On Snapchat, all one has to do to see inappropriate content is swipe left on the home screen. If you do this, an endless stream of trending stories will appear. Many of these stories have cover photos of women in provocative clothing. While this may not be pornography, it is the same as an alcoholic walking into a bar, taking a sip of a full bottle of beer and then stopping. The alcoholic might not be getting drunk, but he is in a position of major temptation.

How to keep your kids protected

Temptation is a big issue for both the beginnings of an addiction and falling into one. How can parents keep their son’s and daughter’s eyes and minds protected? One easy way to do this, is to block websites and specific apps. Go to settings, click General, and then choose Restrictions. After this, tap enable restrictions and enter a passcode. Doing this, will establish parental controls on your child’s phone.

While this is an easy fix, it does not cure the problem entirely, as it will not block everything. And some apps, like Instagram, do not detect indecency. Besides, while you may have parental controls, your kid’s friend’s devices may not.

What then is the answer?

Proverbs 22:6 answers the question. “Train up a child in the way he should go, and when he is old he will not depart from it.”

The ultimate answer to helping your child from becoming addicted to pornography is not just to limit their access. Let me explain. While parental guides may help them to not see something accidentally, doing this will not train your child to look away when they see something they shouldn’t. This is how you want your child to ultimately act when they see something indecent. As I was growing up, my parents were (and still are) concerned about what was in our hearts more than anything else. This way of training, helped us to think not only about how we were acting but also why we were acting in that way.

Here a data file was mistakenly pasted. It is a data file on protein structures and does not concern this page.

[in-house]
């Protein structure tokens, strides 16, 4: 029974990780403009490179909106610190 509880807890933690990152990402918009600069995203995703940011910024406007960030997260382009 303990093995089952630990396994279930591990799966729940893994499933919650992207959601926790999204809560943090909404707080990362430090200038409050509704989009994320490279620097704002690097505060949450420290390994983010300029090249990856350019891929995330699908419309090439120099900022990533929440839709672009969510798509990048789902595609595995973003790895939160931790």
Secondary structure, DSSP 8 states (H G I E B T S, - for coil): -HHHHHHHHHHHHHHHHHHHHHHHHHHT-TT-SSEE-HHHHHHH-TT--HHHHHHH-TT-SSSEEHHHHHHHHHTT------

• It is this training that made my brother decide, on his own, that he didn’t want to use social media yet, and he’s 14!
  • It is this training that caused my fiancé (whose parents raised him the same way) to delete his Snapchat account to avoid temptations.

Todd Friel gives more ideas on how to avoid the pornography temptation in his video “Pornography and What We Can Do about It?”

 

I am not saying that all social media is bad and no one should ever use it or they are a terrible sinner!!! I like social media. I love scrolling through my Instagram feed and seeing all my friends living life, and I enjoy an occasional Snapchat filter as much as the next guy.

What I am saying, is that these temptations exist, and if the heart is not cultivated to stand against these temptations, then the world of social media is waiting to snatch your child’s heart. The Bible tells us that the heart is deceitful (Jeremiah 17:9). Therefore, how much more should we protect it?

 

SHARE THIS POST by clicking on the share button above so more parents will be aware of these great tips on how to train their kids to steer clear from pornography.

Laura McAndrew was the contributing writer for this article. She is a sophomore at Missouri Baptist University, who is currently studying Music with Business Electives. She has enjoyed writing from a young age and is now employed as a writing tutor at her university.

 

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Featured image courtesy of Protect Young Eyes.